If you have vRealize Suite license it is a good chance that you have deployed a vRealize Suite Lifecycle Manager and the included Identity Manager appliance. If not you probably should! You will have a nice portal for all your vRealize URLs with SSO, but you do not have true SSO all the way from your windows client to your vRealize applications. Users still have to login to the portal each time they want to use it. Here is a quick write up on how to enable kerberos authentication to achieve true SSO.
If you have vIDM 3.3.3 and 3.3.4 this feature is not working with the embedded connector. please upgrade to 3.3.5 where it is working again.
In this blog I will walk you through how to setup true SSO, but first to some prerequisites.
- vIDM Appliance deployed
- Active Directory
- A user that can join a machine to the domain
- Directories configured in vIDM or through vRSLCM.
- Make sure AD users or groups have been given access and login is already working.
If you haven’t configured directories, take a look at this post for a walkthrough.
How to setup true-SSO in VMware Identity Manager
If all prerequisite are met we can start the setup. But before we can configure the adapter we need to join the appliance to the domain. Login to your Identity Manager with admin user and go to Identity & Access Management and then Setup
Under Available Actions click Join Domain and Insert username and password to join the domain. You can leave Organizational unit (OU) of domain to join blank or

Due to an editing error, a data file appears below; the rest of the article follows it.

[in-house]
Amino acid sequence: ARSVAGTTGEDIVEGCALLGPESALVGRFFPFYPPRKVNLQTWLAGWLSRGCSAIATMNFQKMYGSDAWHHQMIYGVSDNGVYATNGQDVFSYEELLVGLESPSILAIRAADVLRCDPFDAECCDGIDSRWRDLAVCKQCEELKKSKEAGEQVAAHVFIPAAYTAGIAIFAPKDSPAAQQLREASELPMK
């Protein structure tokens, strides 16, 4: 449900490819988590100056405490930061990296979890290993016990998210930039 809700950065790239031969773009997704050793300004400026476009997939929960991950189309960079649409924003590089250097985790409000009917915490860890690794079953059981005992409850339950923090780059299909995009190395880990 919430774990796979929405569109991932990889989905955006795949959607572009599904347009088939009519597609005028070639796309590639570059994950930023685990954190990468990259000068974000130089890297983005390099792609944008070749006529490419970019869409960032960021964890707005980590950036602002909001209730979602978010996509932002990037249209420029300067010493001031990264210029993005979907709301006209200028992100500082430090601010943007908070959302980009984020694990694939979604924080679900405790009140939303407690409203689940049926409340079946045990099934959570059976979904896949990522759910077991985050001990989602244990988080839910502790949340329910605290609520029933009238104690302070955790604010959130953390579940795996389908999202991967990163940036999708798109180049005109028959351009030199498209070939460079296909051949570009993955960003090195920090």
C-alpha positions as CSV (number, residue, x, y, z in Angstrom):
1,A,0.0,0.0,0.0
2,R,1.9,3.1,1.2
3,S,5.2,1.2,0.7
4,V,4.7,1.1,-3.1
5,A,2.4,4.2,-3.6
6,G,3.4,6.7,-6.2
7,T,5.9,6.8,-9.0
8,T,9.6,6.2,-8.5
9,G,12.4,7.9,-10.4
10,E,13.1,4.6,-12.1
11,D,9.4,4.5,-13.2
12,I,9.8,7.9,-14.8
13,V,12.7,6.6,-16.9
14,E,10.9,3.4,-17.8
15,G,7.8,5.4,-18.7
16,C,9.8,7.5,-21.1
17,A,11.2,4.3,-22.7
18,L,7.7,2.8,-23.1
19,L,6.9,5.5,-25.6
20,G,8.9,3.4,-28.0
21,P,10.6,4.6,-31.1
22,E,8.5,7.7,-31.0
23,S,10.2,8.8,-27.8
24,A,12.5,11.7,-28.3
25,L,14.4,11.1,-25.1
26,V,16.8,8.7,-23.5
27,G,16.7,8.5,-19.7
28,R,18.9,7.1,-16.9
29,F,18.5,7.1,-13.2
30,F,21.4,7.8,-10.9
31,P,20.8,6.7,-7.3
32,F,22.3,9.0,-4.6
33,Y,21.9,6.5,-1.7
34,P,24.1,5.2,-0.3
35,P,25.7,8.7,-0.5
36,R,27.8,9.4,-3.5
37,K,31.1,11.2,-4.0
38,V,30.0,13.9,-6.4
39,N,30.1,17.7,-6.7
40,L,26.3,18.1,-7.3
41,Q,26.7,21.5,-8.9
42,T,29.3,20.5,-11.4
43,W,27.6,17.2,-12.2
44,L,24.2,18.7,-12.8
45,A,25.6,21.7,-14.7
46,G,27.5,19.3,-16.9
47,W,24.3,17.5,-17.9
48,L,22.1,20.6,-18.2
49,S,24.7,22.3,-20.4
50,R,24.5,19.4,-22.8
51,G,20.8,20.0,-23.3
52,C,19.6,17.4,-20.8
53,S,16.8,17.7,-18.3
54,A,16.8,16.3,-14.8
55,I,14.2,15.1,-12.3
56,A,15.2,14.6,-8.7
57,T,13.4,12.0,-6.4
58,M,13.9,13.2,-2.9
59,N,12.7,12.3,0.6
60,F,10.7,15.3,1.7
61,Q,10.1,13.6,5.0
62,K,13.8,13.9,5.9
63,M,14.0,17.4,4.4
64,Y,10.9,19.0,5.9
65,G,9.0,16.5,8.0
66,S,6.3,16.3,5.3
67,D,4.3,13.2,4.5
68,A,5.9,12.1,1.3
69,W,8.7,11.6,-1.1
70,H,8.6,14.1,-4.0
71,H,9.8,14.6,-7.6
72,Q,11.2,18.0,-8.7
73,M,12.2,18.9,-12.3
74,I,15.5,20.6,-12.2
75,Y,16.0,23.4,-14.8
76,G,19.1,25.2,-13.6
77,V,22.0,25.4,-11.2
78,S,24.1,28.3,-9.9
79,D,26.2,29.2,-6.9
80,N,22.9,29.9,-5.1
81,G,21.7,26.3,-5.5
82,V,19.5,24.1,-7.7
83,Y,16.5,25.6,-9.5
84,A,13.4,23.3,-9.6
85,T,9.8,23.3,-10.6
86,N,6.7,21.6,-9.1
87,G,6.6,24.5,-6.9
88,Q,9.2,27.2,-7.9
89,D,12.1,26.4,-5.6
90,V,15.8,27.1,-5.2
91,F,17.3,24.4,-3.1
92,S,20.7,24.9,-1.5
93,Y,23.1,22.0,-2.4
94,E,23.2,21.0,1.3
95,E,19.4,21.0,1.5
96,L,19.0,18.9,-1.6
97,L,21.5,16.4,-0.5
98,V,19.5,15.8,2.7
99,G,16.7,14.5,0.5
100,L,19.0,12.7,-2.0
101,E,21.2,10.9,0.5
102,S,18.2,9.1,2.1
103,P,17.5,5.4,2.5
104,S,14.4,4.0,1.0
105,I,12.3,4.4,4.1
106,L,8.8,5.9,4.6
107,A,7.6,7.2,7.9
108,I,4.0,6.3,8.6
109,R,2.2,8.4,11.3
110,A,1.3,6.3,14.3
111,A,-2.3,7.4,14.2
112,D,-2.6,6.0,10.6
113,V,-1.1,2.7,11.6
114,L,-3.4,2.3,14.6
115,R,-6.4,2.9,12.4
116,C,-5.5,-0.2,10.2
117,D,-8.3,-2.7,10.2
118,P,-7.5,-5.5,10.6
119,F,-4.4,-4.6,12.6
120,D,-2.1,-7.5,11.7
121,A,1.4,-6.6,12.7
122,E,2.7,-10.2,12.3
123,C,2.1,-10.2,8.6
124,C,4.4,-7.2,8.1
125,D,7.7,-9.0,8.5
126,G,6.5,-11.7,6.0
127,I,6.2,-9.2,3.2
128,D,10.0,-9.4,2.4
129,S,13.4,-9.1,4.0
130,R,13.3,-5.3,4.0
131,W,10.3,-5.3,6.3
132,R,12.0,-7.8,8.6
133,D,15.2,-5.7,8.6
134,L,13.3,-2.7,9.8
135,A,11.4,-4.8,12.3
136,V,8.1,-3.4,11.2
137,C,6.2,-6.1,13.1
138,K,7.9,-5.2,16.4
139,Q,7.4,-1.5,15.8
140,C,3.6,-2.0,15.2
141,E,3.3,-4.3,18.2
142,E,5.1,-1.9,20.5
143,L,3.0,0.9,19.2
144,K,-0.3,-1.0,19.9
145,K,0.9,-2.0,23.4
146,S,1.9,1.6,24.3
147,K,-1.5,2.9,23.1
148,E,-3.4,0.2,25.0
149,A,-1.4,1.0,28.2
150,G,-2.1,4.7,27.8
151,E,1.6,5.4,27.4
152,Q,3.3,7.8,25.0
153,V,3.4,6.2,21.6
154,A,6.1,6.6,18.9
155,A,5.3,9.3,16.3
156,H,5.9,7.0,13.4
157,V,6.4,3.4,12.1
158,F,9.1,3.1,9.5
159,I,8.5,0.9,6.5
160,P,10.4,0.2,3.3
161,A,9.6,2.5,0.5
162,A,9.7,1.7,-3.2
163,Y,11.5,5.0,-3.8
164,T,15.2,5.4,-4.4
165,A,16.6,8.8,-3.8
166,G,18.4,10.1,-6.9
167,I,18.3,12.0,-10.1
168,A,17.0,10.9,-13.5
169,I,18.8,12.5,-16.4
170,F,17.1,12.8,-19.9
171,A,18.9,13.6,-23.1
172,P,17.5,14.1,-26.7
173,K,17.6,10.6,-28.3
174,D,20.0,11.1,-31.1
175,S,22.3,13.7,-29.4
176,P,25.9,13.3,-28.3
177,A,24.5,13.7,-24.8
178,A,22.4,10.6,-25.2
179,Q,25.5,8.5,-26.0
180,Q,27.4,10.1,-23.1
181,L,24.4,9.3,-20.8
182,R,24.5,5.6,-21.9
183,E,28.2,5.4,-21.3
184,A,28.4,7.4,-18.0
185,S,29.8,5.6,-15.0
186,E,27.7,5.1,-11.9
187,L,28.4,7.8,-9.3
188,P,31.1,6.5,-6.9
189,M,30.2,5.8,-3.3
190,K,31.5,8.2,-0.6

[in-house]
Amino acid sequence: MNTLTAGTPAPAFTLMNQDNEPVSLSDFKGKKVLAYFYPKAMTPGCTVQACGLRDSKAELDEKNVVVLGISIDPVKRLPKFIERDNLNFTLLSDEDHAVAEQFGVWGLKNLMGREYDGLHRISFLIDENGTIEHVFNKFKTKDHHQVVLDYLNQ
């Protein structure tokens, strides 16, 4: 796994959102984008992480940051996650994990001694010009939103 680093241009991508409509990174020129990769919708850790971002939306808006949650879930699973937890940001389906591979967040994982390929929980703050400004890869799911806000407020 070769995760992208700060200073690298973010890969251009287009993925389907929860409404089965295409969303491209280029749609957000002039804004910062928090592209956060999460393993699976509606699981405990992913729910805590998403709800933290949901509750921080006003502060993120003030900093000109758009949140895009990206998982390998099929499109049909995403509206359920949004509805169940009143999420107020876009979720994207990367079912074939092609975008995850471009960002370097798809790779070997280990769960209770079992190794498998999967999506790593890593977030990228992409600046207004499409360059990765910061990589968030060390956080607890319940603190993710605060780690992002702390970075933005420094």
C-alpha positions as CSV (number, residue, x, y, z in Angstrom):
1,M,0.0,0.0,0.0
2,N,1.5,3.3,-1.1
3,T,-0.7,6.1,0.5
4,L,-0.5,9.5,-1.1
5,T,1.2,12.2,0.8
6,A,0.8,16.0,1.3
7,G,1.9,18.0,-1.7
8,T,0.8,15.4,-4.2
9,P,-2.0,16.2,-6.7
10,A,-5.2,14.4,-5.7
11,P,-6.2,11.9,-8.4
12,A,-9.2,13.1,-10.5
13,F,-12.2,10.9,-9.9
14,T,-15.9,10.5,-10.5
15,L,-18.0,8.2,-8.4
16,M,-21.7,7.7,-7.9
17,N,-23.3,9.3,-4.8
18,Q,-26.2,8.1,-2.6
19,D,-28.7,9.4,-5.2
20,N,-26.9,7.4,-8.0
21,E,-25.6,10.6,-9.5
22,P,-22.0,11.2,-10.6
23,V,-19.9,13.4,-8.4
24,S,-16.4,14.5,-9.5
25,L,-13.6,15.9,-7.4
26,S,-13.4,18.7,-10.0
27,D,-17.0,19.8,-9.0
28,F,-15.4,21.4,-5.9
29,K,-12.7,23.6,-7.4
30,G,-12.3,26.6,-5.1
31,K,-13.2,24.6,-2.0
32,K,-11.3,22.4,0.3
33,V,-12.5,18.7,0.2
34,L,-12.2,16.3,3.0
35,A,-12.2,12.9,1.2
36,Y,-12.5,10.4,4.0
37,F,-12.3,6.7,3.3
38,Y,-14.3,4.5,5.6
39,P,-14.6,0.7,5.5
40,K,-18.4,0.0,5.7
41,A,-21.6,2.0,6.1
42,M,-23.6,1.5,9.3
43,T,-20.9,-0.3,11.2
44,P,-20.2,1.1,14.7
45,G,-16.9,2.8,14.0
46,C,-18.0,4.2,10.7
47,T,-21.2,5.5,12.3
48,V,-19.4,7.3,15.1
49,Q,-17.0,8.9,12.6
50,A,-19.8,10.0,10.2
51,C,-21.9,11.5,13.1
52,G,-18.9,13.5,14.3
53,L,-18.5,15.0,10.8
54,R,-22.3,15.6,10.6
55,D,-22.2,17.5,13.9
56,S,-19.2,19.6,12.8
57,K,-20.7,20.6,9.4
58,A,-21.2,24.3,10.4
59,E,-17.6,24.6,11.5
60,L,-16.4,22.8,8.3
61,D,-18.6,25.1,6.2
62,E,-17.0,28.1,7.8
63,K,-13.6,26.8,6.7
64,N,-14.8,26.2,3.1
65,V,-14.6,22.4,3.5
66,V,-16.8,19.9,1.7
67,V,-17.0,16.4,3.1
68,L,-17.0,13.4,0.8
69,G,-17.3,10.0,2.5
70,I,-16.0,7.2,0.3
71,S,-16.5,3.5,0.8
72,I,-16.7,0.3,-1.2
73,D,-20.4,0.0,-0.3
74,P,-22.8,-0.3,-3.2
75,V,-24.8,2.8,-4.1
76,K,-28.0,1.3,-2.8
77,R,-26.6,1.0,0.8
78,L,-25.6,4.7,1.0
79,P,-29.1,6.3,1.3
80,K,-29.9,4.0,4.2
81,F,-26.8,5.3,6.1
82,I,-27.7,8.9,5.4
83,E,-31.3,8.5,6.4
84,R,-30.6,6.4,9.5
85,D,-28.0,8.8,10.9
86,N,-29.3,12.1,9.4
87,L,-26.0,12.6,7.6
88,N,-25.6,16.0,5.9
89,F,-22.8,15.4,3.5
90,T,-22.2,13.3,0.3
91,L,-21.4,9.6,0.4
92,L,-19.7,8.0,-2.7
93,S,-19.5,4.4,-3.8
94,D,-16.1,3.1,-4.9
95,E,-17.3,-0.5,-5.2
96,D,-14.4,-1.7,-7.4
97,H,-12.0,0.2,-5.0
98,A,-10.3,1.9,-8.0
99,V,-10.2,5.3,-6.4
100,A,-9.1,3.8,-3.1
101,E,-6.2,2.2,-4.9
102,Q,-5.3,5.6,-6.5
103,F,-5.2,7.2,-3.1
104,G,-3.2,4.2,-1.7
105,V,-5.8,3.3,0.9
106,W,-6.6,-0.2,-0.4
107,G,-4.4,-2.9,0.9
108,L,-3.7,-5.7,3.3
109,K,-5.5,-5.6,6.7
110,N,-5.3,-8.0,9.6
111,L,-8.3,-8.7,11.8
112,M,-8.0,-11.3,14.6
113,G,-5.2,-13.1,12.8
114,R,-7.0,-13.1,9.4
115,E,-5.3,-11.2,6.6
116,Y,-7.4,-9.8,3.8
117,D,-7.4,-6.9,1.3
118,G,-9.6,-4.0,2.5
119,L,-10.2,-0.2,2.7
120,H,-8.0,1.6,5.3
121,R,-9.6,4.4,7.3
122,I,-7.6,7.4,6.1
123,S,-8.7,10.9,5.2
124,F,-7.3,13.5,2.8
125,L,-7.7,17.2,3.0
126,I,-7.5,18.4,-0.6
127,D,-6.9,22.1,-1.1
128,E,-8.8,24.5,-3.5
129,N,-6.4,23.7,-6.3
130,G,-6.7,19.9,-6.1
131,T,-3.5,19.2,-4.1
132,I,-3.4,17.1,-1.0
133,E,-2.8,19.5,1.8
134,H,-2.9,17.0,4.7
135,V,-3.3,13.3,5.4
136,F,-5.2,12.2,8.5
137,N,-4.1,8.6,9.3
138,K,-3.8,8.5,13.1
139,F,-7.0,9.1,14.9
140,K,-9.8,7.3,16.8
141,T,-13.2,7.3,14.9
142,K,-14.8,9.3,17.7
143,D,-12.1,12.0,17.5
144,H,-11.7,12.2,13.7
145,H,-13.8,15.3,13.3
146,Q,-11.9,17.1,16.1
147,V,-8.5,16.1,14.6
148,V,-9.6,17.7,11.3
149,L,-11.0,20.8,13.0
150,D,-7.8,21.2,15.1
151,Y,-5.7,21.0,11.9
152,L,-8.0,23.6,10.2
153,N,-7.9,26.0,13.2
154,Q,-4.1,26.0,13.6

If you want the machine placed directly in the correct OU, just add the details for your environment. Example: OU=Computers,OU=LAB,DC=lab,DC=vedaa,DC=net
When that is done we can continue and enable KerberosIdpAdapter
Make sure you still are at Identity & Access Management and Setup as before.
Under Worker click on your appliance FQDN and then Auth Adapters
Now click on KerberosIdpAdapter check the box Enable Windows Authentication and click Save. Close the current browser tab.
Go back to Identity & Access Management but this time stay on Manage and click on Policies. Select the default_access_policy_set and click edit
Click next og 2 Configuration and then click on All Ranges (Device Type Web Browser)
Edit the policy by first clicking ADD FALLBACK METHOD. Then change the order of the logins as shown below. First Kerberos then Password and last Password (Local Directory) then click Save, and then Next and Save.
True SSO should now be working form the VMware side of things. If it is not working take a look at thees additional steps.
Here is some additional steps you might need to perform if it is not working. First make sure that vIDM URL is part of local intranet zone. If it is not add it by following thees steps.
In Windows search for Internet Options
In Internet Options, click the Security tab.
On the Security page, select Local intranet.
Click Sites and add your vIDM URL to the list of websites.
It it is still not working verify that Integrated Windows Authentication is enabled.
In the Internet Options window, click the Advanced tab. In the Settings list, under Security, select Enable Integrated Windows Authentication.
Hello and thank you for the very helpful post. I can’t help but notice that you have vCenters and vCenter VAMIs in your vIDM screenshot as configured applications. As far as I have read, even with 7x, only ADFS is an option for authentication that is not LDAP or local. If you do indeed have vCenters successfully registered as client apps for vIDM, would you mind explaining how? We have many, many vCenters in our environment (I’m trying to get rid of them as fast as possible), but having SSO for them would be a great bit of convenience for our server engineers.
Hi, and thank you for your comment. Unfortunately the vCenters are only added inn as web links and manual authentication is needed on the vCenters.